The Dill & Beeg Project

Published On: 2/10/2016

The Dill & Beeg Project is a compilation of Dillon 'Dill" Perillo’s and Brendon "Beeg" Gibbens best footage from 2015.

Surfing, like life, is better shared with someone. When the art of surfing was first described in 1769 by Joseph Banks on the HMS Endeavor during Captain James Cook’s third voyage to the Hawaiian islands, he did so collectively, depicting scores of Polynesians riding together. The chief (Ali’i) was the most skilled wave rider in the community with the best boards made from the best tree, and commoners, although not allowed to surf spots reserved for royalty could achieve elevated levels of social status by their skills on a wooden board. But the ancient Hawaiian people did not consider surfing a mere recreational activity or hobby, rather it was integrated into their culture as something much more. They referred to it as heʻe nalu, which translates into English as “wave sliding”. Right from the very beginning, surfing has always been considered a true art form. Brendon Gibbens and Dillon Perillo are wave sliding artists, and film connoisseurs. Not always sliding on water, no, but sliding and flying as further expression of the watery human art form in the 21st century. And like all good art, it needs to be documented and shared. What better way than motion pictures! Film, as much as art or photography, is today's ultimate canvas in this digital, online age. We caught up with Brendon “Beeg” Gibbens and picked his brain with a few wondering thoughts on their recent short film release of ‘The Dill & Beeg Project’.



So Beeg, ‘The Dill and Beeg Project’, what is it about?

The Dill & Beeg Project is a compilation of our - Dillon 'Dill" Perillo’s and Brendon "Beeg" Gibbens best footage from 2015.

So it’s surfing and art? Was this the goal from the beginning or did things evolve as the year progressed?

The goal was to make a short film that highlighted our surfing. We wanted to make something that we’d both be proud of. Initially, we were quite lax about trying to nail clips, but as the year progressed, we put a lot more time and effort into what we were doing. The project definitely grew into a beast, it became a passion project.

There are three distinct chapters/segments to the film. Where were these filmed and tell us something interesting about each location?

We didn’t want the film to be location-based, although there is definitely a travel element that’s present (hence the transitional section between the first a second surf sections). The first section is a mix of West Aus, Portugal, and California, the second section is all Micronesia and the ender is a mix of Reunion and Indo.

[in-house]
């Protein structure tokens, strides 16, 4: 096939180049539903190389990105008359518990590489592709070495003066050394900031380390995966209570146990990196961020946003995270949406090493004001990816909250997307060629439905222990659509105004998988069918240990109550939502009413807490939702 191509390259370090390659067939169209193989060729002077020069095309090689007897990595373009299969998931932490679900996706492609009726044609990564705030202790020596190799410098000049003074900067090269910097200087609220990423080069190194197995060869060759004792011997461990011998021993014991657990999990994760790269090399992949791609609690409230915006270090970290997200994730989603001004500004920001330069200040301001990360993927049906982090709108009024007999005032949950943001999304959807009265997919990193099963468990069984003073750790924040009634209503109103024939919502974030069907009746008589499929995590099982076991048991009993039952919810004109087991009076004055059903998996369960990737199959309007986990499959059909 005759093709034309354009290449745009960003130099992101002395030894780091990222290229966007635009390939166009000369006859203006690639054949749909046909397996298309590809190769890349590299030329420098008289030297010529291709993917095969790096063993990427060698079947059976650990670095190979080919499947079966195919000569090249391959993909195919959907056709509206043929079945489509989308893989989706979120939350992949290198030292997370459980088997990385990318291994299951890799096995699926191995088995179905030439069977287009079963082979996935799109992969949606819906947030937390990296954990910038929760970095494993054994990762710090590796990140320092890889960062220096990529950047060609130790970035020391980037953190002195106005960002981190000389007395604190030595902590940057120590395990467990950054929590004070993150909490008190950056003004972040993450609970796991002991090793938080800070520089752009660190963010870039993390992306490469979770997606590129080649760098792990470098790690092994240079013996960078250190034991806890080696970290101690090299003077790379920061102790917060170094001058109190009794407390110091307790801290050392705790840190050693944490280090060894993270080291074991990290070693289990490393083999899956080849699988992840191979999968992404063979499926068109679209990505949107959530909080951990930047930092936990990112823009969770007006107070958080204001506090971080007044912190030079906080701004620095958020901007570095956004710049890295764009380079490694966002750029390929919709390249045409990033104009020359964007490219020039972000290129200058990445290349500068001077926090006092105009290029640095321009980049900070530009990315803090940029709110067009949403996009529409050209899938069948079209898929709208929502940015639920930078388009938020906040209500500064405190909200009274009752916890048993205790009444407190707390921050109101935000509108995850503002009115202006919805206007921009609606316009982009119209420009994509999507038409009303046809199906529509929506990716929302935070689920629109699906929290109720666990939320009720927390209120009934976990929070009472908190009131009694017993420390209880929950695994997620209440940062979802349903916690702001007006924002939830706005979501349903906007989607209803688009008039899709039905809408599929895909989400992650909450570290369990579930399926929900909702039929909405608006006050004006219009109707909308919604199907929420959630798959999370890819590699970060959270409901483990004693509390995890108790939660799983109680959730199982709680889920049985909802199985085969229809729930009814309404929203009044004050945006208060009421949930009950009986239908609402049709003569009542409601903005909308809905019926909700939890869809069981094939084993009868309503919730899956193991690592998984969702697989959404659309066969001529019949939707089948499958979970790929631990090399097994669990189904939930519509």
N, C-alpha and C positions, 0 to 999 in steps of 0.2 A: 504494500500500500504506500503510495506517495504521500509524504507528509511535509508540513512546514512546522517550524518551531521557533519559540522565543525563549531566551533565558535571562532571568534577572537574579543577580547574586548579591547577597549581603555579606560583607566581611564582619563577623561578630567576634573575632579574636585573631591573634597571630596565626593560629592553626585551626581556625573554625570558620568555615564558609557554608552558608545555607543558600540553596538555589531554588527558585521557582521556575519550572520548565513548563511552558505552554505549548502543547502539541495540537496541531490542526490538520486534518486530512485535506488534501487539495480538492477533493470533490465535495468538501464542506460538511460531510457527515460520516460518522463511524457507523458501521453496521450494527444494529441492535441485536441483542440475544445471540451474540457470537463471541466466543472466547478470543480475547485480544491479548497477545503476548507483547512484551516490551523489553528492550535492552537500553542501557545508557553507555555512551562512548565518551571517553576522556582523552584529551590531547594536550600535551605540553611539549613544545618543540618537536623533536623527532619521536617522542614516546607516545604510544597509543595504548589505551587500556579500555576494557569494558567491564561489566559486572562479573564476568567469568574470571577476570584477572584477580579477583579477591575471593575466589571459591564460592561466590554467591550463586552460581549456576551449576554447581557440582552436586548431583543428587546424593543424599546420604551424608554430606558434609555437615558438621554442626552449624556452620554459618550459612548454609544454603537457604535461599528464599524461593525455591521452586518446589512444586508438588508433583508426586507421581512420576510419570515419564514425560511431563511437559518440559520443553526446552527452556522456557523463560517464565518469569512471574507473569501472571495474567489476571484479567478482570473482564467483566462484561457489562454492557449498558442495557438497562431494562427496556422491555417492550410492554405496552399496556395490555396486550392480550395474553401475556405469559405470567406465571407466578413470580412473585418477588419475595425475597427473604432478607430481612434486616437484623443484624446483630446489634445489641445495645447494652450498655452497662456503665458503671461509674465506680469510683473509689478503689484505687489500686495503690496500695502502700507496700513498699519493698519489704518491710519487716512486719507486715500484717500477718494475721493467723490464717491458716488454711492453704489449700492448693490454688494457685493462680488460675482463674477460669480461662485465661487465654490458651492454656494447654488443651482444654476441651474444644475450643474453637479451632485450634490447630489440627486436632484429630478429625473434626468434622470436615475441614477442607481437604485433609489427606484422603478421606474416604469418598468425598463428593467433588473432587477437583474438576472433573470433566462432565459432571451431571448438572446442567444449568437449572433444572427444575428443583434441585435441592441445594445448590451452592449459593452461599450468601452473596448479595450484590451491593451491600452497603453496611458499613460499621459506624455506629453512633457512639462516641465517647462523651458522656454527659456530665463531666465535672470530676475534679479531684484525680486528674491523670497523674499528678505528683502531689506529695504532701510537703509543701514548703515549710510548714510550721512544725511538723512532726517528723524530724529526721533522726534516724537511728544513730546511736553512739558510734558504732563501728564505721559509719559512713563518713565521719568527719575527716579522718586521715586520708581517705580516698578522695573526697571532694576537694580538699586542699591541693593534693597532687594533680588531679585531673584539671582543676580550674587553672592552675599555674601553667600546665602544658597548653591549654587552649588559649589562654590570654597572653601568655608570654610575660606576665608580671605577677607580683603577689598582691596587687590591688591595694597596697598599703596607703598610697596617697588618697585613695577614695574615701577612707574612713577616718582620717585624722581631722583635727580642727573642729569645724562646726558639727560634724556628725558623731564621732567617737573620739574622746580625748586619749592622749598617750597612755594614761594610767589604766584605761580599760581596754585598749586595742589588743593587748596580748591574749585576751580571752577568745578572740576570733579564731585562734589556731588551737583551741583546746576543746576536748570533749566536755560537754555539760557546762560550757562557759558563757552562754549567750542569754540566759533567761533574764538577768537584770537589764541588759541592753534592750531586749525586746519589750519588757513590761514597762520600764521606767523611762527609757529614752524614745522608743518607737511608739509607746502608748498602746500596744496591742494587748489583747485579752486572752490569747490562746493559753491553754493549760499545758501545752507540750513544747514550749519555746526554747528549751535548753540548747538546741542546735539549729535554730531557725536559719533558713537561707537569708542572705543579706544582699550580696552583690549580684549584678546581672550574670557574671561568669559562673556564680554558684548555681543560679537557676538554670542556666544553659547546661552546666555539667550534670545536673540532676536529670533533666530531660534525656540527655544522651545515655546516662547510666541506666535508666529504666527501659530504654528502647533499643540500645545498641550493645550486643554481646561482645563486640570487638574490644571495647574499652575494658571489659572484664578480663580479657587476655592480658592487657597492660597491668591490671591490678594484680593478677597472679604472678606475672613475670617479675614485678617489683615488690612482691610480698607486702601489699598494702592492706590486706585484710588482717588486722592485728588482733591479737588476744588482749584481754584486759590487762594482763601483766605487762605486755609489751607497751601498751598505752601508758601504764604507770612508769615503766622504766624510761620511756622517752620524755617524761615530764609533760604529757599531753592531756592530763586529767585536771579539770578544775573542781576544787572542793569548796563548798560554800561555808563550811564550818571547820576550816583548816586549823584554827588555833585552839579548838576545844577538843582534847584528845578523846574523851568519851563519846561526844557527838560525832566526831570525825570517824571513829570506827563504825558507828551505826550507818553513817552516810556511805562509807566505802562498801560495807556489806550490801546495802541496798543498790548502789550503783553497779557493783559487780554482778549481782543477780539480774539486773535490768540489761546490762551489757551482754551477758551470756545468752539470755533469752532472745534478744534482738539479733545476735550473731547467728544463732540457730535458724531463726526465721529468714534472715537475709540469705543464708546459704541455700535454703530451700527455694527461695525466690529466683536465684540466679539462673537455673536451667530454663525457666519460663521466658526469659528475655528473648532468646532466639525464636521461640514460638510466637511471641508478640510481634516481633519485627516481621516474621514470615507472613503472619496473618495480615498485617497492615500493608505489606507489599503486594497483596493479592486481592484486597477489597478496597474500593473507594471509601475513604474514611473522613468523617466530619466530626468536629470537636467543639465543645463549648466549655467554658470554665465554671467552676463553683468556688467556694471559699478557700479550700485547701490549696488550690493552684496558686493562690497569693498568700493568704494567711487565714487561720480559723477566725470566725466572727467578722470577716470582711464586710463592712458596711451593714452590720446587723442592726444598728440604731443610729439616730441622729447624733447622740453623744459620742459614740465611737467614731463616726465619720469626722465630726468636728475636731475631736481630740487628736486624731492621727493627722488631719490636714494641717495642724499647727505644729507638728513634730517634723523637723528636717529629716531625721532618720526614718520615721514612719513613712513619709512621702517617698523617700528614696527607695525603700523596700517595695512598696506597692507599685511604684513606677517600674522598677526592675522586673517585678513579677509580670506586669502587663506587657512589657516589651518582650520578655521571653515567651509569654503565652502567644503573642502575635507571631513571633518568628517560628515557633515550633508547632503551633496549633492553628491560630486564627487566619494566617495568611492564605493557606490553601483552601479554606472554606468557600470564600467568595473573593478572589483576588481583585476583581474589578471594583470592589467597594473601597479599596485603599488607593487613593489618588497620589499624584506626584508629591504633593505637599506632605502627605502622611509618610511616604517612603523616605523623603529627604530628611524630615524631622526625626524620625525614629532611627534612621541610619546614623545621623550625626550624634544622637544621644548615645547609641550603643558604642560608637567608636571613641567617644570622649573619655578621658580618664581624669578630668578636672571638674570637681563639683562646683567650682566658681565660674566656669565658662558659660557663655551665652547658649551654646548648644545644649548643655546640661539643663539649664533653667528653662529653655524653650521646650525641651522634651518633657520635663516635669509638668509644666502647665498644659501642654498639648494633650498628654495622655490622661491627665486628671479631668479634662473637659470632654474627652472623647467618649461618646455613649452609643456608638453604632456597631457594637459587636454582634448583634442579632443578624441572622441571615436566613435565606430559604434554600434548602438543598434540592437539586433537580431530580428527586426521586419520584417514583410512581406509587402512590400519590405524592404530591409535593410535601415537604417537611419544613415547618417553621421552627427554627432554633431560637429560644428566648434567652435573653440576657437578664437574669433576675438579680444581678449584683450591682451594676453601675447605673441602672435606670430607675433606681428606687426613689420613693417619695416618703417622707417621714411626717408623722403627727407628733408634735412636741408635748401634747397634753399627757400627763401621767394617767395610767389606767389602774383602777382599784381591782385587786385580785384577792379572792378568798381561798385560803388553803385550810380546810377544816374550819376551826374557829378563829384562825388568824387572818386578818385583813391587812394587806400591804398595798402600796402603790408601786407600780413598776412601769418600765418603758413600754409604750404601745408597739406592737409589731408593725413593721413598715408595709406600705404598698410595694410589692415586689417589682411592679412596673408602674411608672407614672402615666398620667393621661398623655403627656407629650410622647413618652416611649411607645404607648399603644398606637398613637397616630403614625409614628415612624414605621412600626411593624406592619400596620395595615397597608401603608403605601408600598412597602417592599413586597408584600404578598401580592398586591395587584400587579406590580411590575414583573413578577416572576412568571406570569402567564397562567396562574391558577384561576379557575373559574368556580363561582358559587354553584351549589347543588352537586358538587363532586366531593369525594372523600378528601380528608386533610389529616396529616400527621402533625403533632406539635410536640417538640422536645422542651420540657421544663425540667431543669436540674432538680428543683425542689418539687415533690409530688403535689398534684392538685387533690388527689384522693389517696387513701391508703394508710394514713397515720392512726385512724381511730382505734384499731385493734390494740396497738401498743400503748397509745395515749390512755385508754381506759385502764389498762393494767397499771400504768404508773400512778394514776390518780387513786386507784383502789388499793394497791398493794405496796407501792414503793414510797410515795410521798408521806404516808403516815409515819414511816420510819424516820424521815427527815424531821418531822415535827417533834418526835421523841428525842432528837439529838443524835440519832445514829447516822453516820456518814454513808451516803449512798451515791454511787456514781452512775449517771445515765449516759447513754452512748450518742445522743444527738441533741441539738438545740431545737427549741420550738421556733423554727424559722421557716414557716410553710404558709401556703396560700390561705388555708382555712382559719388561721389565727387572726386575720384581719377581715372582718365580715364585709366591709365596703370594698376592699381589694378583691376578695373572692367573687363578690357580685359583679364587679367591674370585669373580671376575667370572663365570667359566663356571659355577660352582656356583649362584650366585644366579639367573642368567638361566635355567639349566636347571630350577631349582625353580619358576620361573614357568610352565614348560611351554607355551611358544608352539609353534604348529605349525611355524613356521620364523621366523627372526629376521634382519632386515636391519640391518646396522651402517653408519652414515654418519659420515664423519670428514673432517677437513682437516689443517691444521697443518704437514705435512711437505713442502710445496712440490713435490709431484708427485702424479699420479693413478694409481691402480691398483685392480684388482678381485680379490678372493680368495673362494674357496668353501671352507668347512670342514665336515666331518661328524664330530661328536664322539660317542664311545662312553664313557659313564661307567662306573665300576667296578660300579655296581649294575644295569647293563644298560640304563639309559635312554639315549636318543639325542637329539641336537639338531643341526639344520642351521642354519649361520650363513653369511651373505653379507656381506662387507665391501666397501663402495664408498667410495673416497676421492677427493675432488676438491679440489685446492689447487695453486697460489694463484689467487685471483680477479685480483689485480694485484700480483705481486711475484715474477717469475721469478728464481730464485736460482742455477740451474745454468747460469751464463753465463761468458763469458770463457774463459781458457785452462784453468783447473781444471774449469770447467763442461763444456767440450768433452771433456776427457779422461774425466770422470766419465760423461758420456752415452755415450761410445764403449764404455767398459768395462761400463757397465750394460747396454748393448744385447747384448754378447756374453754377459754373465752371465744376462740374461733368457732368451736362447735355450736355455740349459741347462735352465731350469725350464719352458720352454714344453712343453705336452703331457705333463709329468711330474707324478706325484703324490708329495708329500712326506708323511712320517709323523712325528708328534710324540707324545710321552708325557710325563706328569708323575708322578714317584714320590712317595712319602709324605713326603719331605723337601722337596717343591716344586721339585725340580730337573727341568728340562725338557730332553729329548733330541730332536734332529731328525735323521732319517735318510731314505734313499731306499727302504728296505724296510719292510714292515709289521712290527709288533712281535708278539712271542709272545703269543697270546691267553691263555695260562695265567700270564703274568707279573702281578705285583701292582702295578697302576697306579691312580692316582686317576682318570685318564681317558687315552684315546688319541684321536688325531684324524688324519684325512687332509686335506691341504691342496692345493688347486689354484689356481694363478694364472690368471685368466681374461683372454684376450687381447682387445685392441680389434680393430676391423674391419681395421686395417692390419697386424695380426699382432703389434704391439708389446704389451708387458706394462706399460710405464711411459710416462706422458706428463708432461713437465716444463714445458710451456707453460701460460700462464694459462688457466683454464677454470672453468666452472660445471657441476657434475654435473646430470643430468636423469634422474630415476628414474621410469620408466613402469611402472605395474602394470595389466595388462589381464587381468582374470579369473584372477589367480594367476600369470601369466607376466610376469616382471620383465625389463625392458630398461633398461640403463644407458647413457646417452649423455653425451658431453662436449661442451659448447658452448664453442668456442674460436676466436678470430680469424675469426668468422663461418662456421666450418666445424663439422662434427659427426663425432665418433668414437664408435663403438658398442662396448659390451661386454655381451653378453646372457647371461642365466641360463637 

You surfed and filmed in Reunion at the height of the Bull shark problem. Talk us through that experience? What was the feedback from the few local surfer you met?

Visiting Reunion was amazing! It was the best trip I’ve ever been on. The fact that the surf spots surrounding the island are riddled with sharks definitely made surfing a stressful experience. It also seems to have affected the tourism industry quite badly. It’s a shame, Reunion is a beautiful island with great waves!

Highlight while filming for D&B?

The highlight for us was being able to have complete creative control of what we were doing. It’s really nice to be able do what you want.

Lowest point?

I guess the cost? Even though Dill and I split the bills, paying for cameramen, airfares, accommodation etc etc, is really expensive.

Surfing alone or with people? And why.

I can’t stand crowds, although surfing with a couple of people in the water is comforting.

What matters most to you as a surfer presently?

My health.

When you’re not surfing or filming, what do you and Dill enjoy doing in your spare time?

I like making music and Dill works on HTML coding, it’s an odd mix of activities.



In today’s world where do you think the focus is on surf movie making? What is the most valued and well-reached film format at present?

I’d say the most valued and well-reached film format would have to be online? It seems like it’s virtually impossible to keep material exclusive. For me, the focus of surf film making is entirely based on the performance. The standard of the clips is crucial.

So Kelly Slater unveiled the world's best man-made wave recently. What do you think about man-made vs natural waves as a progressive surfer and someone who works so hard to perfect certain maneuvers?

I think that new wave pool looks amazing. It will be fun to try it out. I’m sure every other surfer and his dog wants to do the same thing, so I’d rather look elsewhere for good waves. Surfing the same ‘perfect’ waves might get a bit monotonous. I guess I kinda feel indifferent about wave pools.

Cold vs warm water. Is there a difference in performance?

Yeah, I’d say there is a difference. How cold are we taking? I don’t really enjoy surfing in freezing cold conditions, wearing lots of rubber is definitely restricting. Surfing in trunks is a pleasure.

Which stamp next in your passport? What is next for Dill and Beeg?

I’d love to go back to South Africa, I miss home a lot! As for Dill & Beeg, I’m not sure? I guess we go our separate ways! It was fun while it lasted.